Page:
There are many theories on how to analyse the efficiency of a development intervention. Then again, these are just theories. What happens in the real world? In practice, it can be quite a struggle to analyse the efficiency of a certain project in difficult circumstances. That is why The Efficiency Lab is looking for projects and programmes that are willing to embark on developing a pilot version of a so called Theory of Efficiency, and testing it in practice.
A theory of efficiency can be seen as a special Theory of Change*, focused specifically on change towards improved efficiency. In combination with a conceptual framework, methods and tools presented by experts, the Theory of Efficiency could provide the best possible ánd feasible way to address the efficiency question.
A theory of efficiency is an idea that has not been further developed and tested yet. Therefore, The Efficiency Lab is looking for two to four organisations or partnerships that are willing to embark on developing a pilot version of a Theory of Efficiency and testing it in practice. To this end, organisations/ partnerships that participate in this pilot are asked to appoint one, but preferably two or more efficiency champions or frontrunners who will be involved in developing and testing the pilot. The champions / frontrunners will first develop a pilot version of a theory efficiency that is tailored to the needs and characteristics of their own organisation.
What is in it for you?
Participating in this pilot will generate important benefits for your organisation and for the development sector:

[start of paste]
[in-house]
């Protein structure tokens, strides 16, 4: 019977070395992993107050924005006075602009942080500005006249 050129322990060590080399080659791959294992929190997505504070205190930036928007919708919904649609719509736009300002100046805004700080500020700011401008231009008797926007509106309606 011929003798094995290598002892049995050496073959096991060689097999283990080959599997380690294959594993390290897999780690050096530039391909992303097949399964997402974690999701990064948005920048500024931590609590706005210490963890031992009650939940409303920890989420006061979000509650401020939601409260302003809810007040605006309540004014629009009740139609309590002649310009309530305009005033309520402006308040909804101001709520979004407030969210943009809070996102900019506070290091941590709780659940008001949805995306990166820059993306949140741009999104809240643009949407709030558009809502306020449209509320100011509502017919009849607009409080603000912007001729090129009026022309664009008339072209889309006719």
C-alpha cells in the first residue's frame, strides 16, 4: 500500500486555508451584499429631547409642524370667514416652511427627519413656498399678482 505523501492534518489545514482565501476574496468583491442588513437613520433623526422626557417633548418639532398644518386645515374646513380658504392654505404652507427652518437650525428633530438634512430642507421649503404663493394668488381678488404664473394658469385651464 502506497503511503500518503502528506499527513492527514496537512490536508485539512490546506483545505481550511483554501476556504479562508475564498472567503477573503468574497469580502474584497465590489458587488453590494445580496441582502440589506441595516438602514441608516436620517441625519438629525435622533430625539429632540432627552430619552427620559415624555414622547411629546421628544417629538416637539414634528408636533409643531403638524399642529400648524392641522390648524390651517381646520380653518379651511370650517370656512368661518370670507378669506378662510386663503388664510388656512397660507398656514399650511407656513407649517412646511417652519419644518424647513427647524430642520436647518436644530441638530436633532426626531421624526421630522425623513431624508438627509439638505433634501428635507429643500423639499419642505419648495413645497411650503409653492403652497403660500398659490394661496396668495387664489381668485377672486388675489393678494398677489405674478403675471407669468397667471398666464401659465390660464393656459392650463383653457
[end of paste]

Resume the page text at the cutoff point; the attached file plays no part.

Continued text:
- A number of your staff will become experts in efficiency analysis and they can share that knowledge with colleagues.
- The theory of efficiency that they develop will help your project, programme and organisation to stand out in the way the efficiency question is addressed.
- Your organisation will be one of the pioneers in this field and the entire sector will benefit from your lessons learned.
What does the pilot entail?
You can read more on the pilot, an estimated time effort as well as needed resources in this PDF on the Theory of Efficiency. Do you have any questions or are your interested to participate in this pilot? Please contact Heinz Greijn via firstname.lastname@example.org.
The Theory of Efficiency could provide the best possible ánd feasible way to address the efficiency question.
Have a look at these ten cases of efficiency analysis
In November 2017, The Efficiency Lab challenged three experts on to recommend what methods to use in different, practical cases. The Efficiency Lab documented ten typical cases of development interventions, drawn from the practice of member organisations of Partos. A panel of experts composed of Markus Palenberg (The Institute for Development Strategy in Munich, Germany), Pol de Greve (Context, international cooperation) and Antonie de Kemp (Ministry of Foreign Affairs, IOB) was invited to formulate, for each case, recommendations concerning the most appropriate methods and tools for analysing efficiency. Here you can find these cases and recommendations. Take a look at these examples, select the one similar to your own case and find out which method or tool to use for your efficiency analysis!
* Setting up a Theory of Change is like making a roadmap that outlines the steps by which you plan to achieve your goal. It helps you define whether your work is contributing towards achieving the impact you envision, and if there is another way that you need to consider as well.